MANILA - Malacañang on Friday said it is up to China to prove itself a “trustworthy” friend of the Philippines after a poll showed that more Filipinos have greater trust in the Asian giant’s regional rival, the United States.
Presidential Spokesperson Harry Roque said the survey, conducted by the Social Weather Stations (SWS) in December, was no longer surprising as the US, along with Japan, have been long-time allies of the Philippines.
He said the Philippines has just started building friendly relations with China under President Rodrigo Duterte, following years of bitter dispute over the South China Sea.
“Bigyan natin ng pagkakataon ang mga Tsino. Tingnan natin kung ano ang mangyayari sa kanilang mga pangako. Kinakailangan ng panahon bago tayo maging BFF (best friends forever),” Roque said in a news conference in Paniqui, Tarlac.
He said it is up to China if it wants to further improve its ties with the Philippines, adding that Manila has already reached out to Beijing by setting aside the maritime dispute.
“Nasa Tsina na 'yan kung bibigyan nila ng katuparan ang kanilang mga pangako, kung hindi tayo magkakagulo dahil sa West Philippine Sea, kung sila’y tutupad sa pangako na ‘di na sila magkakaroon ng mga bagong reklamasyon at bagong artificial islands,” he said.
“Ang Pilipino, nasa anyo naman natin na mas nais nating maging kaibigan kaysa kaaway. This is a two-sided relationship. We want to trust China but China must also prove herself to be trustworthy.”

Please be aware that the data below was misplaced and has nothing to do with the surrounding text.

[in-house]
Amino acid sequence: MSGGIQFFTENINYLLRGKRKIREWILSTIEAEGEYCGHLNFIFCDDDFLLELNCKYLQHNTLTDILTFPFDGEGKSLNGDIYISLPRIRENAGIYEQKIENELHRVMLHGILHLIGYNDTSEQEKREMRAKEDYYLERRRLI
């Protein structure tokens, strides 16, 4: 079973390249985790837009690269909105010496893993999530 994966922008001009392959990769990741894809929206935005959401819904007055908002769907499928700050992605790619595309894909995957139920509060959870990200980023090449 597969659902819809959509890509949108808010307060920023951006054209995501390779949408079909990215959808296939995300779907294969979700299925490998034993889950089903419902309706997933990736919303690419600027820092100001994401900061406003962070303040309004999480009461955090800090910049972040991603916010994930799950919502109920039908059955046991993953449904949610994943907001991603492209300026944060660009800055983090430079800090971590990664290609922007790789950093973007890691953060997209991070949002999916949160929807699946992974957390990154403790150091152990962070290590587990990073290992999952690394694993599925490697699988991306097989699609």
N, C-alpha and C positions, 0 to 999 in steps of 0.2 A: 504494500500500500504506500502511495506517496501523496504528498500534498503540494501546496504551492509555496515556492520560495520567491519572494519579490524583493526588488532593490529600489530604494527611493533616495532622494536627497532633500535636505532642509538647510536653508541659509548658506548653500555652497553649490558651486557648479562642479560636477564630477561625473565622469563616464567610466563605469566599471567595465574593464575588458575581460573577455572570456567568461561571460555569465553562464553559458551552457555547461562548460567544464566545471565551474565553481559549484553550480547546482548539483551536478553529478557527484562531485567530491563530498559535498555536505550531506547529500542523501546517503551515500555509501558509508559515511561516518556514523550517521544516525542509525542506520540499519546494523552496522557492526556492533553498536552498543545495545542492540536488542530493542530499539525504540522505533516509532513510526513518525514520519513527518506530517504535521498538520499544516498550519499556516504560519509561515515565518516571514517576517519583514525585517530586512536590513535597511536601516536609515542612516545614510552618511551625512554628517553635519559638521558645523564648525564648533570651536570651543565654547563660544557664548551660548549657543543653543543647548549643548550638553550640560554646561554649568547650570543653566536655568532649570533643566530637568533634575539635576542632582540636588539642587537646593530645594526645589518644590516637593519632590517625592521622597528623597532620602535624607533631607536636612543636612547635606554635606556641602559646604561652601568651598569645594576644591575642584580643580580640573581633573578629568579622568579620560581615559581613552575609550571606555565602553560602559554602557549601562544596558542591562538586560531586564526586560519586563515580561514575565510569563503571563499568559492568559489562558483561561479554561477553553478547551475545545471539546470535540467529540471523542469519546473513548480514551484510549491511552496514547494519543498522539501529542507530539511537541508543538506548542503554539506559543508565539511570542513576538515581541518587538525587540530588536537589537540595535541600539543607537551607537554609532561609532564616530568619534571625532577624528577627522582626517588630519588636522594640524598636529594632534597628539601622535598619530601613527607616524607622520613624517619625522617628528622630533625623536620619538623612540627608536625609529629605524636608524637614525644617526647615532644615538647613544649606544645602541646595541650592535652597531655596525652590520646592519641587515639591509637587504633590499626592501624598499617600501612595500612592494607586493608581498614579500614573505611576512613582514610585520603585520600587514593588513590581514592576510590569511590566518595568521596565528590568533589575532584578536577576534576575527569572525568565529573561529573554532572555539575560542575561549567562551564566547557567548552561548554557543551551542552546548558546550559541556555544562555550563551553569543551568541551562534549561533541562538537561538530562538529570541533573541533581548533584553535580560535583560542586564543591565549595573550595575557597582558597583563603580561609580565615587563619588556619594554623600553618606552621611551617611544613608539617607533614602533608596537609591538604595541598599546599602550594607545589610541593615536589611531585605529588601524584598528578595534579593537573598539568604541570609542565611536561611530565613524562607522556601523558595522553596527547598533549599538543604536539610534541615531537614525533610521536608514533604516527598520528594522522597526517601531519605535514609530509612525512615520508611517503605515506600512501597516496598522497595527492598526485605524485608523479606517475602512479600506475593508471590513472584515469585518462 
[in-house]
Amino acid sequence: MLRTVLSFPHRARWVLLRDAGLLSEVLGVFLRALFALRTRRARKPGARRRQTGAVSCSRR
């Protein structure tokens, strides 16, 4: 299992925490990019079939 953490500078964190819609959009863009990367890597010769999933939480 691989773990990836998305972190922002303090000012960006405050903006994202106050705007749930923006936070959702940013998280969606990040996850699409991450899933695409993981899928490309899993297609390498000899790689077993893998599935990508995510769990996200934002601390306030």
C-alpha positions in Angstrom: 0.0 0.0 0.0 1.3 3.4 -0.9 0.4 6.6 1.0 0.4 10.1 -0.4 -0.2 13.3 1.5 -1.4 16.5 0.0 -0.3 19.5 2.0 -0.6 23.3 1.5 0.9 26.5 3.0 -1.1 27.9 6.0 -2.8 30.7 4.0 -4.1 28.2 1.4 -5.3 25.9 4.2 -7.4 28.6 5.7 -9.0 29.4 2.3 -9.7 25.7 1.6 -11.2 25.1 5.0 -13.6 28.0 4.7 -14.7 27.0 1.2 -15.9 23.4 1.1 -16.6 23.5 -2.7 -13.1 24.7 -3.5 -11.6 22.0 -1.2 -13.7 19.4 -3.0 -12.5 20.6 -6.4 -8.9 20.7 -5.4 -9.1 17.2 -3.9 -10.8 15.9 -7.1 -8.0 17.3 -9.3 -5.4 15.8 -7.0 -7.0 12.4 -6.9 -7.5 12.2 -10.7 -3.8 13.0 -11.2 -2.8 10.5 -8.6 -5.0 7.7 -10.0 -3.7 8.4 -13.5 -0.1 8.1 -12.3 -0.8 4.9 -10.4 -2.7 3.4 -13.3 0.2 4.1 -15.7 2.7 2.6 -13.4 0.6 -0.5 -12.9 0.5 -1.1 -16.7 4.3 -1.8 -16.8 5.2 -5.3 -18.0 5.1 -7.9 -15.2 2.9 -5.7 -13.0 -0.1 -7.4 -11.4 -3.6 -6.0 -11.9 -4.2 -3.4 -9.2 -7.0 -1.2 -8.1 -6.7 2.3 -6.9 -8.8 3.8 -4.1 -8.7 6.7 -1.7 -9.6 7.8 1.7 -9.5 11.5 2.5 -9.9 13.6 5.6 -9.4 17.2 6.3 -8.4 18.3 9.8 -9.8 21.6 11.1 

A December 2017 SWS survey showed that 75 percent of Filipinos say they have "much trust" in Washington compared to 14 other countries included in the poll.
This is equivalent to a "very good" net trust rating of +68 for the US, followed by Canada in second place, and Japan next.
SWS said public trust survey results on the United States, a long-time Philippine ally, have been positive since the country was first included in the polls in December 1994.
The US continued to hold a positive impression among Filipinos despite Duterte's tirades over American officials' criticism of his drug war.
While the Philippines' bilateral ties with China have warmed up under the Duterte administration, a majority of Filipinos who participated in the survey said they feel “neutral” about the country.
SWS said China's trust ratings among Filipinos went up by a grade from poor to neutral, rising by 20 points from the -13 rating it had last September 2017.
The agency added that net trust in China had been positive in only 9 out of 45 surveys since SWS first included it in the poll in August 1994.
Countries that are moderately trusted by Filipinos meanwhile are neighboring Singapore, Malaysia, Thailand, Indonesia, Brunei, and Vietnam.
Although the trust rating for North Korea improved, it still remains as the most distrusted country by Filipinos.